Mary: Can you describe why you personally think it’s important to address systemic inequity within an arts and cultural context?
Anh: Racial equity in arts and culture is definitely not something new. The field has been talking about it for the past 50 years! The crux of the problem is that despite all the talk that we’ve had, there is still a lot of inequity within arts and culture at large. Research within the past 5 years has shown that the field is extremely white, especially within leadership. For instance, 89% of book reviewers are white. If you look at executive leadership such as artistic directors, you see that more than 80% of them are white. If you look at museum leaders, the numbers are more or less the same. If you look at the way that arts and culture sector is being funded, 60% of all funding from foundations goes to 2% of organizations, which are presenting primarily Western European art forms. The disparity has been documented for years. At the same time, arts and culture has always been used as a tool in order to address racial equity. We know that others are at the forefront of all kinds of social movements – whether you look at social justice, food justice, artists are always at the forefront. Artists of color have always done the organizing work. Communities of color have always worked to push this needle forward. Art is uniquely positioned within our system, and truly reflects broader systemic changes because of the way that passing culture is so involved in other movements already. To focus on arts and culture in this sector will allow us to significantly improve the impact in other sectors as well.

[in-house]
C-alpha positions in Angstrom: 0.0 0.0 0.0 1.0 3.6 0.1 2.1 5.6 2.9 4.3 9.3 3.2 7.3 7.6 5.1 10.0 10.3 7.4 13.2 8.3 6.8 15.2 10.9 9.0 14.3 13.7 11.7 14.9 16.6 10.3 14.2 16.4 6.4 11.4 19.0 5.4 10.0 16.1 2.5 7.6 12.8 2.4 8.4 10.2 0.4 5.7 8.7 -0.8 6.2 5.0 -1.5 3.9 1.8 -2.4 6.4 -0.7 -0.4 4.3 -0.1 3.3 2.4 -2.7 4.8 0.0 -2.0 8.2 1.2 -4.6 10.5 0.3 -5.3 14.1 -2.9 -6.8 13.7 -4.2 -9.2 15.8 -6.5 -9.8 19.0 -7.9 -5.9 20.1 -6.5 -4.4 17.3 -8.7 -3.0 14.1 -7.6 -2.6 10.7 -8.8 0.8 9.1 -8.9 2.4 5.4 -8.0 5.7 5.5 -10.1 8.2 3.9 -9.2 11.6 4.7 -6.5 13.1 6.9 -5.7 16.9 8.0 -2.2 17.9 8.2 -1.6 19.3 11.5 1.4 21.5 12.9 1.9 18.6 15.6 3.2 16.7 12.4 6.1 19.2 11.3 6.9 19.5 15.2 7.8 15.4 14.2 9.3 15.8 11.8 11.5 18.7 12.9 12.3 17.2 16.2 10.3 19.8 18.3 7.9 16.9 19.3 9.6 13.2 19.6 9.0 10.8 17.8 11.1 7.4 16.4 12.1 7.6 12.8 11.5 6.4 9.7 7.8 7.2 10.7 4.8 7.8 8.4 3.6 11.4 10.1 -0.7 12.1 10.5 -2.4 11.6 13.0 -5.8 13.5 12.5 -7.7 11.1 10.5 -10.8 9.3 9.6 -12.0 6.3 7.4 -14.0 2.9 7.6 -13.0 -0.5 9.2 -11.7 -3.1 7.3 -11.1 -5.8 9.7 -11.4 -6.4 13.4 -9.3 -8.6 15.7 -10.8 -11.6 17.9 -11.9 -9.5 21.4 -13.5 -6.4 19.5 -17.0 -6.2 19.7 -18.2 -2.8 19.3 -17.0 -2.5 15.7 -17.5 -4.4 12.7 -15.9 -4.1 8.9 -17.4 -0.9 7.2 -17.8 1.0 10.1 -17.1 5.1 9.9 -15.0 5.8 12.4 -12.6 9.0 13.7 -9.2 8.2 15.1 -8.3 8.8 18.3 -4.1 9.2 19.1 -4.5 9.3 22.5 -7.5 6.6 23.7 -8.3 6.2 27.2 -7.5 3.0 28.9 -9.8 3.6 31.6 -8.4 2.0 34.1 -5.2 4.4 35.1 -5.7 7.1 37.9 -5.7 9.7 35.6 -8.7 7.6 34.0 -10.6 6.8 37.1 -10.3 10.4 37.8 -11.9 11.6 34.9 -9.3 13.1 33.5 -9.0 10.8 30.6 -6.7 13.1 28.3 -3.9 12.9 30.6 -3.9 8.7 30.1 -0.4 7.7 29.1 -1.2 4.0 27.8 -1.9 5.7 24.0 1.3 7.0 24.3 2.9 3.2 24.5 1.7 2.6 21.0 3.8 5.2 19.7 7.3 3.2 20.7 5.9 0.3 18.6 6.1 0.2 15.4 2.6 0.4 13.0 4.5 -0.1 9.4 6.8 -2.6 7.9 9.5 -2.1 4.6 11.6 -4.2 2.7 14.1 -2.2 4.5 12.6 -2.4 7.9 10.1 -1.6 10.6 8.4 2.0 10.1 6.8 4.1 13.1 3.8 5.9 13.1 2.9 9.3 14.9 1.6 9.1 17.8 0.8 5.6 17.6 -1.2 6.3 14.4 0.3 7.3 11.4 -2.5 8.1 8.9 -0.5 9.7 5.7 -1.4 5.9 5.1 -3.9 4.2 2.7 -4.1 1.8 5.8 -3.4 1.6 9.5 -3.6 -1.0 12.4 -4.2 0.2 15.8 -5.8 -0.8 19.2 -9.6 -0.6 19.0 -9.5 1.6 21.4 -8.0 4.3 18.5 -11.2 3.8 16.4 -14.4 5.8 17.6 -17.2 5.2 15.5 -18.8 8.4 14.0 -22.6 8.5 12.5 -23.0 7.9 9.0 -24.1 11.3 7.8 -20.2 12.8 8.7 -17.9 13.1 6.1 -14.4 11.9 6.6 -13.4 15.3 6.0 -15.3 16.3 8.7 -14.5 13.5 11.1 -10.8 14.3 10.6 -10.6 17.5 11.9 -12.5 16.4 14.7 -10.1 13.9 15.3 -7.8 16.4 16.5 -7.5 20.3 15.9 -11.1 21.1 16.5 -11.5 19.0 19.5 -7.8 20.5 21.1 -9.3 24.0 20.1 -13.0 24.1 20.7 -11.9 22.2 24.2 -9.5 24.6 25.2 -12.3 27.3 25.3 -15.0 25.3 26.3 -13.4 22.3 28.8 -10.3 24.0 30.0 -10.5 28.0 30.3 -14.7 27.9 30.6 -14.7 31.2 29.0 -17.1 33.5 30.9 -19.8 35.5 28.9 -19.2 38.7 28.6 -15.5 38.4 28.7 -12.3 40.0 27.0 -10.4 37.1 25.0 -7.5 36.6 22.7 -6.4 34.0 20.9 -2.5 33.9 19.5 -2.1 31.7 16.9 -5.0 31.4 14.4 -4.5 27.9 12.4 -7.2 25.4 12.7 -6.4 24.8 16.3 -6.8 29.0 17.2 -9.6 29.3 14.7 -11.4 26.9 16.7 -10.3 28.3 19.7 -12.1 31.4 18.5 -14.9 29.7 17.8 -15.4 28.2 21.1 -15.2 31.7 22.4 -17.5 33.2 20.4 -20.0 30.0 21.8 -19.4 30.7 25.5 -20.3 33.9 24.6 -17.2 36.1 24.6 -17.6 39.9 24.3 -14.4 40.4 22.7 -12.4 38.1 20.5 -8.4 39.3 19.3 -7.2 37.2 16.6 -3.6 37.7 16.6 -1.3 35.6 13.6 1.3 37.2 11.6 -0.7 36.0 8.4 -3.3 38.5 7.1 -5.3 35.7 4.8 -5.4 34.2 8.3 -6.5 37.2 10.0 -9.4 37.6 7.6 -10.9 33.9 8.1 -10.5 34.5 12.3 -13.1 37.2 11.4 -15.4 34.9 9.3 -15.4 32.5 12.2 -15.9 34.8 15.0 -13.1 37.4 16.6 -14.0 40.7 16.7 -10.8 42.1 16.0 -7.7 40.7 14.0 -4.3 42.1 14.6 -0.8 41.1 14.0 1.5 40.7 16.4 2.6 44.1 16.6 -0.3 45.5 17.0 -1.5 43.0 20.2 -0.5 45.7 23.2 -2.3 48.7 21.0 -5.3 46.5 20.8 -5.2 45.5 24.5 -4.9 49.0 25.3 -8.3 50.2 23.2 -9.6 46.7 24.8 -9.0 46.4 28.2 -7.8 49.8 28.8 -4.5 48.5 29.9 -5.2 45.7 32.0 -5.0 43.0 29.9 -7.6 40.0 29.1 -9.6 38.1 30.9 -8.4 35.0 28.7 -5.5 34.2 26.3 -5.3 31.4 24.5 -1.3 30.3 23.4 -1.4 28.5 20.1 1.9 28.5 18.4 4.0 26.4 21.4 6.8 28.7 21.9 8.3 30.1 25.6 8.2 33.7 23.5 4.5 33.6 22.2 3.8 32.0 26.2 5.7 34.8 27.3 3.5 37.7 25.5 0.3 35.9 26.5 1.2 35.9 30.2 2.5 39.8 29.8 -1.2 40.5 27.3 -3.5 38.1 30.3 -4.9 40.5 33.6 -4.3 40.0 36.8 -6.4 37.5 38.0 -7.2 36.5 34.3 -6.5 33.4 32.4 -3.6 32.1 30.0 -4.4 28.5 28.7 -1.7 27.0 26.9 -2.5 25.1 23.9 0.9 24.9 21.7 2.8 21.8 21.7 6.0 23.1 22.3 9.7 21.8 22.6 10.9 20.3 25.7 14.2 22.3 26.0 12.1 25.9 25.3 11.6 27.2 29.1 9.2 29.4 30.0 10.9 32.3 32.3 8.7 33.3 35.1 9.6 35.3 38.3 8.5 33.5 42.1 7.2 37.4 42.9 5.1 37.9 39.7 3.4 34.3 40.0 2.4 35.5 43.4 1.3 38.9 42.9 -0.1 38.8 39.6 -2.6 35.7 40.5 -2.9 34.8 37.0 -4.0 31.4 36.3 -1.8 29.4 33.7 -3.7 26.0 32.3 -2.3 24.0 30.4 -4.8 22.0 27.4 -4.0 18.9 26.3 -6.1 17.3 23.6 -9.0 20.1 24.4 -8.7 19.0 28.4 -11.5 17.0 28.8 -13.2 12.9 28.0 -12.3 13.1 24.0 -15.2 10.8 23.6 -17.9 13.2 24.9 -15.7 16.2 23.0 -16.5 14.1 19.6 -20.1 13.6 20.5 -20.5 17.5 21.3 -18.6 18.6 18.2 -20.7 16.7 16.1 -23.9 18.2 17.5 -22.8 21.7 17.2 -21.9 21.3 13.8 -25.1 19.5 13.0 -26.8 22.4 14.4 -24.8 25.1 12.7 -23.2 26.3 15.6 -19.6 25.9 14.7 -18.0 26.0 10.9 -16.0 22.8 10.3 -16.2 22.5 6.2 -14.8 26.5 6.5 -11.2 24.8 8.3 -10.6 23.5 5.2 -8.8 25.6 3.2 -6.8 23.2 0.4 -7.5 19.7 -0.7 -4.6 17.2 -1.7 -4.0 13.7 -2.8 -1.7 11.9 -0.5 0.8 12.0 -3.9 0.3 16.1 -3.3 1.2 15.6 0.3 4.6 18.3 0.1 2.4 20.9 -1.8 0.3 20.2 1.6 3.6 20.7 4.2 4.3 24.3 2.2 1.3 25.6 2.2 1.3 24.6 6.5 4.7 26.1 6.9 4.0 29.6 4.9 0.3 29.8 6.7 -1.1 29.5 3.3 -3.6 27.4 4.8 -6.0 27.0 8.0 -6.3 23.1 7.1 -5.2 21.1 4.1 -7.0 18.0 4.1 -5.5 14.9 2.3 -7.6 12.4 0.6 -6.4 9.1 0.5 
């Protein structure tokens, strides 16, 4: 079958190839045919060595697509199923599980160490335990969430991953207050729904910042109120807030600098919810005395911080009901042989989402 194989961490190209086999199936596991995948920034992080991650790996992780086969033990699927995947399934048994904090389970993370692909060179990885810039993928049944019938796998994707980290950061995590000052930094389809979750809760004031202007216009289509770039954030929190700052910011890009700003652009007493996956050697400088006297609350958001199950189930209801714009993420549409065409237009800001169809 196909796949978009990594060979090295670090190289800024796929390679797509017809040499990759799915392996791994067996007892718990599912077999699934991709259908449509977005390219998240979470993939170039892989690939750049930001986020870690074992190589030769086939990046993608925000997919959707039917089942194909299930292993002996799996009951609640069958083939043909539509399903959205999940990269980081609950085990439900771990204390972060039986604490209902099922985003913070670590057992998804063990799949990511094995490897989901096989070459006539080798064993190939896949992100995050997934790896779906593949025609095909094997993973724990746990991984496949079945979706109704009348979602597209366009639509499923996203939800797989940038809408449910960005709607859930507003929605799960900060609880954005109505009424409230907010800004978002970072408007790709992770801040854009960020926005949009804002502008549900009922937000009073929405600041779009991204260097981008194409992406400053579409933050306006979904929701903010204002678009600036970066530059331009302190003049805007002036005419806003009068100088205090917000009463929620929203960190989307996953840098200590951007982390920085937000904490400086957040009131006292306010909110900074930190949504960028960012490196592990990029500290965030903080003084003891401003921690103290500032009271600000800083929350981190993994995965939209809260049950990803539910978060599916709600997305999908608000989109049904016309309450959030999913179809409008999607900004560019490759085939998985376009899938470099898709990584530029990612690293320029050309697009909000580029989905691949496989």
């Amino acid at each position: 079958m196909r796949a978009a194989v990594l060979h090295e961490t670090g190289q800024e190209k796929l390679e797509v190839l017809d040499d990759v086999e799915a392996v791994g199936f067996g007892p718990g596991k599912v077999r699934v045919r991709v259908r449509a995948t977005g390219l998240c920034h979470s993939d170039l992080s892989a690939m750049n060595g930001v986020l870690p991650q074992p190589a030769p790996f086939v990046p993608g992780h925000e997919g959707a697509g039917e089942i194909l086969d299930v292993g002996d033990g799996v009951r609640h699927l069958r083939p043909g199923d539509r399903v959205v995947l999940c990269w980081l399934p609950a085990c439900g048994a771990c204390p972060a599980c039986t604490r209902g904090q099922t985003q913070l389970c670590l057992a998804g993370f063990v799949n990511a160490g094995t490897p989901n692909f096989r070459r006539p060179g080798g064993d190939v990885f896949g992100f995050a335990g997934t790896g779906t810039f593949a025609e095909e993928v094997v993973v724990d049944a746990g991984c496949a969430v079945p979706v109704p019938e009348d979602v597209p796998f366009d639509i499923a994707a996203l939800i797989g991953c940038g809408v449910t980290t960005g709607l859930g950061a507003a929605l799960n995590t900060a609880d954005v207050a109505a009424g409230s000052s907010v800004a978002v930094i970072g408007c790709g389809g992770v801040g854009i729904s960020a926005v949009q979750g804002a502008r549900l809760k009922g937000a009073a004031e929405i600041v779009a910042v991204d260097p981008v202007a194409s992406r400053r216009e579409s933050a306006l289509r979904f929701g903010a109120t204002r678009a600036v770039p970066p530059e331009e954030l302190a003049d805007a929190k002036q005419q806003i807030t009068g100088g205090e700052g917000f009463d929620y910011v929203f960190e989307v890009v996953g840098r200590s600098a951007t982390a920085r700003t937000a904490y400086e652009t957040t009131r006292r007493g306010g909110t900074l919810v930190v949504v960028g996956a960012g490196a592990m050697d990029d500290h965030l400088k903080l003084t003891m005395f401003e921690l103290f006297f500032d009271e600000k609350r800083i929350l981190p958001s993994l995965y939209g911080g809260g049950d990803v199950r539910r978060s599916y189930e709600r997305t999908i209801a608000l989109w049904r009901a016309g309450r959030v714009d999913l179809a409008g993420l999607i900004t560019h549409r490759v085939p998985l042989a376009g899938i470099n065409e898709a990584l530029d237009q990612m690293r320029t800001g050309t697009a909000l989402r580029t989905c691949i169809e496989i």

Mary: Is there anything else you’d like to add regarding the role of the Arts Commission in addressing inequity?